As the latest in a long line of Attorneys General, I follow in a tradition of advocating, celebrating and participating in a rules-based international order. On several occasions in its history, the United Kingdom has subjected itself voluntarily to the jurisdiction of various international tribunals. My predecessors and I have appeared before a variety of international tribunals on behalf of the UK. And while we do not win every point in every case, I believe this personal investment demonstrates the commitment to international law of those who have done my job.

Of course, consistent with our commitment to that rules-based international order, the UK may on occasion decide to withdraw from a particular international agreement. You may have noticed that the British public has asked us to do so recently, with regard to one such set of agreements. The government is acting on that mandate, through the process of withdrawal from the European Union, and is doing so in accordance with Article 50 of the Treaty on European Union – in other words, in a manner fully compliant with international law. That is the nature of the country we are, and the nature of our commitment to the Rule of Law.

There are few more fundamental rules of international law than the prohibition of the use of force and the right of self-defence, defined in customary international law and codified in important respects in the UN Charter.[10]

The UK should and will only use armed force, and will only act in self-defence, where it is consistent with international law to do so. International law sets the framework for any action taken by Sovereign States overseas, and the UK acts in accordance with it.

Today, I want to spell out how we ensure that we do so. Read the rest of this entry…

 

A Plea Against the Abusive Invocation of Self-Defence as a Response to Terrorism

Published on July 14, 2016        Author: 
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The use of force in self-defence against terrorist groups is one of the most controversial issues in the field of jus contra bellum today. Particularly since 9/11, several States have supported a broad reading of the right to use force in self-defence, as allowing them to intervene militarily against terrorists whenever and wherever they may be. A consequence of that conception is that any State could be targeted irrespective of whether that State has ‘sent’ the irregular (in this case terrorist) group to carry out a military action or has been ‘substantially involved’ in such an action, to use the terms of Article 3g) of the Definition of Aggression (annexed to GA Res 3314 (XXIX)) considered by the ICJ as reflecting customary international law. However, an even more substantial number of States do not seem to subscribe to this broad reading of the right to self-defence. The Non-Aligned Movement, for example, representing some 120 States, has regularly expressed its clear reluctance to adhere to this view. Thus, in February 2016, in an open debate before the UN Security Council on ‘Respect for the principles and purposes of the Charter of the United Nations as a key element for the maintenance of international peace and security’, the Non-Aligned Movement reaffirmed that ‘consistent with the practice of the UN and international law, as pronounced by the ICJ, Article 51 of the UN Charter is restrictive and should not be re-written or re-interpreted’ (S/PV.7621, 15 February 2016, at 34).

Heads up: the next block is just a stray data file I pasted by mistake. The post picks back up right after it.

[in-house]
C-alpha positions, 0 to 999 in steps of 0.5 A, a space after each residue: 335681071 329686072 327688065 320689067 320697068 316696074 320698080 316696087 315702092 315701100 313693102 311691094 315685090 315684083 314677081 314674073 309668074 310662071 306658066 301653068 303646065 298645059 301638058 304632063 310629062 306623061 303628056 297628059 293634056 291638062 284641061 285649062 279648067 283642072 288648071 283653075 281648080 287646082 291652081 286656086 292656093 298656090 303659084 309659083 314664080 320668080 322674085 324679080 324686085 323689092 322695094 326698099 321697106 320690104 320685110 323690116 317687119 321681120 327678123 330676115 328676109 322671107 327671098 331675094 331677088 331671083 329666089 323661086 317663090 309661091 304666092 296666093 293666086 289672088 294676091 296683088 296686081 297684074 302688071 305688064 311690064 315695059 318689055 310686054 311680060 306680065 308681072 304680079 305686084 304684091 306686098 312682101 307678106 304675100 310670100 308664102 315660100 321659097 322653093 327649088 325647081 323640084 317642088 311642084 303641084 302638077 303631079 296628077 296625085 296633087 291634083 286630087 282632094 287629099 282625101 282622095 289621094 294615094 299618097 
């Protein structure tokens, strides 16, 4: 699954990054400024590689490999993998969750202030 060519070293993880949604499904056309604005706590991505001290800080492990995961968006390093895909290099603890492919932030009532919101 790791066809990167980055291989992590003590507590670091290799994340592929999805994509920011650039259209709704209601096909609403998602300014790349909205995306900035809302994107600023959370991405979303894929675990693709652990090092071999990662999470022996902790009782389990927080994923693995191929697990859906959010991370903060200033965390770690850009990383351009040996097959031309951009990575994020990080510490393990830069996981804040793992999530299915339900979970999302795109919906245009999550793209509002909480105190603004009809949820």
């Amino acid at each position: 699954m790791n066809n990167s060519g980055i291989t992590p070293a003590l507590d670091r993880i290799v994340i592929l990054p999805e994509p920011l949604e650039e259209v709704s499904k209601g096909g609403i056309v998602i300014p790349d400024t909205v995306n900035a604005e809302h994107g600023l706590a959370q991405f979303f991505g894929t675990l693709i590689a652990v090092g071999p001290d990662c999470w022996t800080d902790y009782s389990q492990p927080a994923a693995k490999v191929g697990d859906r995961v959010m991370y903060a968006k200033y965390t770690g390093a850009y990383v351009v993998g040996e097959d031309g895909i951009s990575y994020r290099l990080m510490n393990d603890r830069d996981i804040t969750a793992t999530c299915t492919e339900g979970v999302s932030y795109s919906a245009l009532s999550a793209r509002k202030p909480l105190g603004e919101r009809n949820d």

But what about international lawyers? The reaction on their part has been equivocal. Some have supported a broad interpretation of Article 51 of the UN Charter, focusing on the possibility to invoke self-defence against terrorists. Others argue in favour of a more ‘restrictive’ and classical reading of the Charter. Following this second line of reasoning, a plea against the abusive invocation of self-defence as a response to terrorism has been drafted by a group of scholars (available here). The aim of this post is to (i) explain in what context and how this plea was conceived, and (ii) briefly describe its main characteristics. Read the rest of this entry…